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Whitewater Weekend. July 3, 2011

Posted by littlebangtheory in Love and Death.
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This weekend, in addition to marking the celebration of the Fourth of July, sees a release of water through the Deerfield river’s Dryway  section, instigating a gathering of whitewater paddlers in search of a different kind of independence.  The river is high right now, owing to recent rains, and the dam releases are sufficient for some exciting river runs.

Now I’m not an “action photographer;” my mind wants to work slower than that.  But hey, this is what happens where I live, and photographing the event seemed like a growth opportunity, so I packed a bag full of too many lenses and drove/hiked to the river to play with some ideas about capturing motion.  I wanted a range of images from abstract to hyper-real to capture the kinetics of the river.

These images have been culled from the 262 I took, many as bursts while tracking the subject.  There are probably a couple dozen worth looking at, which is a pleasant surprise; I did a Dryway shoot last year which produced  many fewer “keepers.”  Either I’m figuring this out, or I got lucky.  😉

Here are some of the first picks.

Relentless water meets immovable rock:

A pair of rafters focuses on a clean run:

That was a panning/tracking shot, a long-ish exposure while following these guys to keep them in the camera’s central autofocus point.  It’s faster and more accurate, though cropping is necessary to get that feeling of potential energy on top of the obvious kinetic energy.

Panning has the potential to produce some surprising abstract images, and I was lucky enough to get a couple on this, my first try at it.

A pair of paddlers glides up a tilted reality:

A guided raft hits a hole in the Dragon’s Tooth rapid:

A group of kids share a ride to remember (panning at a really high ISO):

A kayaker works the waves:

This is a much different experience than rafting; you’re up to your waist in water and often times fully immersed in it.  You’d be cold if you weren’t working so hard to choose and execute a worthy line down the river.  The honorable approach consists of running the most challenging run you can without causing yourself or anyone else problems.  It’s a very focusing exercise, with real consequences and rewards.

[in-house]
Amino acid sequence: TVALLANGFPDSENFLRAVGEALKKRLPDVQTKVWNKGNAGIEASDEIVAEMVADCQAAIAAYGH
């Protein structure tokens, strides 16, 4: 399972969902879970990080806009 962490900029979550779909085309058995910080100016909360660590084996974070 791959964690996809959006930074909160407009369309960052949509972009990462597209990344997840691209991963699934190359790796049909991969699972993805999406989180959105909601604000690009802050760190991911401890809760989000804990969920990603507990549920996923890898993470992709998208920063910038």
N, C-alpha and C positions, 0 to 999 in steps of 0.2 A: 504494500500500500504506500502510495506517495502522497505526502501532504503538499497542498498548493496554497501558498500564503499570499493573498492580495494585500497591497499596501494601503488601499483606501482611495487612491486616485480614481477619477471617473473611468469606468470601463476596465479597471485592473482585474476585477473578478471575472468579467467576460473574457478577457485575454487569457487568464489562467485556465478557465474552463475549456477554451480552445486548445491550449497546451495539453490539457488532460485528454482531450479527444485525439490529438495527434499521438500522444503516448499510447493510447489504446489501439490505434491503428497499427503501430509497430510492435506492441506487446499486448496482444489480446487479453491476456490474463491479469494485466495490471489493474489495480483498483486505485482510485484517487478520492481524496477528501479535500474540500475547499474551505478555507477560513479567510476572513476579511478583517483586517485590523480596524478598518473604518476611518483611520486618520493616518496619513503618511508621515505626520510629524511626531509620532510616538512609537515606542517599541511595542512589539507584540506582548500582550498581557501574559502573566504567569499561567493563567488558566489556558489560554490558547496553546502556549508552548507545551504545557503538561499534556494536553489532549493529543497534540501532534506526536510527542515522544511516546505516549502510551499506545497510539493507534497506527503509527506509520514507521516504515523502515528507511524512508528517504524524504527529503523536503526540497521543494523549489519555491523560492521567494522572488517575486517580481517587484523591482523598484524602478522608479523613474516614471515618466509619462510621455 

A tracking abstract with a slow shutter speed:

…and a series of a paddler who ran a challenging chute right at my feet:

(and no, those are not  my toes)

…popping through and surfing the wave below the drop:

…and finally disappearing into the foam like a watery phantasm:

It’s been years since I paddled, and if my shoulders weren’t trashed I might be tempted to get back in a boat.  But as it is, I’m having fun with photography, and the pain is minimal.

I’ll see if I can get a few more worthy shots from this group before I mothball it.

 

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Comments»

1. susan - July 3, 2011

your skills have skyrocketed, my good and intelligent man

2. littlebangtheory - July 3, 2011

Thanks Susan, I’m trying. Still, you should see the mountain in my trash bin! 🙂

3. susan - July 3, 2011

These are remarkable. I’m glad to know you didn’t fall in.

4. jomegat - July 3, 2011

I really need to go paddling again. Once upon a time I ran a couple of class IV rapids in a kayak, but I wouldn’t dare now (too rusty!) I’d attempt a III though.

5. Gina - July 4, 2011

Excellent shots! Even if rushing water does terrify me!

6. littlebangtheory - July 4, 2011

susan, I approach these situations from the perspective of someone who’s been in the boat, so my pants are by definition pre-loaded. This makes me especially cautious, as going to the morgue with a pantload would indeed be an odious end! 😉

jomegat, I’m only dreaming when I consider a return to serious paddling, though I’ll probably get a little light flat-bottomed-something-or-other next year to get into pond waters with my camera.

Gina, it’s a good thing to be terrified of rushing waters, they’re not at all “people friendly,” and those who don’t fear them may well provide breakfast for the beast.


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